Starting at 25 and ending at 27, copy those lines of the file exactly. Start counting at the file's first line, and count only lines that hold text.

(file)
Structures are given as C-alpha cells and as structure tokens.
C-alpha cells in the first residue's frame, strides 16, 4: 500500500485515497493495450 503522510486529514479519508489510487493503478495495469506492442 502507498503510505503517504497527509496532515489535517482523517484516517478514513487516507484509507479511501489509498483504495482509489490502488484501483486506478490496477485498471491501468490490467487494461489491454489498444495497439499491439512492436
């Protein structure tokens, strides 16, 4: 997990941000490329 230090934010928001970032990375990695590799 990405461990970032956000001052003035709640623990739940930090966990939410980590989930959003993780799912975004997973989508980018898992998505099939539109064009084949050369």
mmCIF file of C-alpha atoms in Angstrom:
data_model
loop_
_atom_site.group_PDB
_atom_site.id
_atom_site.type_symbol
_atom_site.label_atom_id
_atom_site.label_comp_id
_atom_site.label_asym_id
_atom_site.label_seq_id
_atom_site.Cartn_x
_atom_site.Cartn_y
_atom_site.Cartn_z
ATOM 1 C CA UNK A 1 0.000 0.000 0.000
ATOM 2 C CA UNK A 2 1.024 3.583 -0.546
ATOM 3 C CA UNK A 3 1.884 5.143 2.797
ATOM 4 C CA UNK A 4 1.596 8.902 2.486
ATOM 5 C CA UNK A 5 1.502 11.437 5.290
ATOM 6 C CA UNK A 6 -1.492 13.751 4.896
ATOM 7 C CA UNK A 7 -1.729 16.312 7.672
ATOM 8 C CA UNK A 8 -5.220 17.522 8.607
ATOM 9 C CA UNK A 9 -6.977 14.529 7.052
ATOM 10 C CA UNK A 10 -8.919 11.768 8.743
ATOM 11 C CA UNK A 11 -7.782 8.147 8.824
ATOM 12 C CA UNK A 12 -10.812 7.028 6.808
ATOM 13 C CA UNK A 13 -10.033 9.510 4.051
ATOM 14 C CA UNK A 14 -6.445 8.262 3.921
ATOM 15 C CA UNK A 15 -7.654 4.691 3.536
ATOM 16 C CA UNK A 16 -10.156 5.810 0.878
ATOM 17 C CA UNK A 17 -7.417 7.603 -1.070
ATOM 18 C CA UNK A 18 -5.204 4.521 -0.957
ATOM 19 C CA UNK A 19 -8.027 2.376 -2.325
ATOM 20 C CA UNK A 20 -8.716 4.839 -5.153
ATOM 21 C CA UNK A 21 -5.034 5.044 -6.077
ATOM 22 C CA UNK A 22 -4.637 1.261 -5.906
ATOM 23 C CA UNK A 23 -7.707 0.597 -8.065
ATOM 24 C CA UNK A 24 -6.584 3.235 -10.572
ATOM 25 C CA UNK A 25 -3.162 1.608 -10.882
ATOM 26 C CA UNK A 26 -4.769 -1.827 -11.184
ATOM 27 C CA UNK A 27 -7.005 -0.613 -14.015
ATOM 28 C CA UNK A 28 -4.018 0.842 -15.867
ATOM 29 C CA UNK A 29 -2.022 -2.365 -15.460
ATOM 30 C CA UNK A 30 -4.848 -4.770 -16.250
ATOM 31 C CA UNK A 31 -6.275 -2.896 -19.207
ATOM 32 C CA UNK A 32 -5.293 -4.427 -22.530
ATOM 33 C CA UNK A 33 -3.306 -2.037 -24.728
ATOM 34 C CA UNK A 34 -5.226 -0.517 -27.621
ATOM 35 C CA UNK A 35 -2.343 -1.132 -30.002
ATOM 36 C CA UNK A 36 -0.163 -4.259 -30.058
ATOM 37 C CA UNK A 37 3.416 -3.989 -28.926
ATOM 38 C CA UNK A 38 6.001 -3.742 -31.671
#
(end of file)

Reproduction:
ATOM 9 C CA UNK A 9 -6.977 14.529 7.052
ATOM 10 C CA UNK A 10 -8.919 11.768 8.743
ATOM 11 C CA UNK A 11 -7.782 8.147 8.824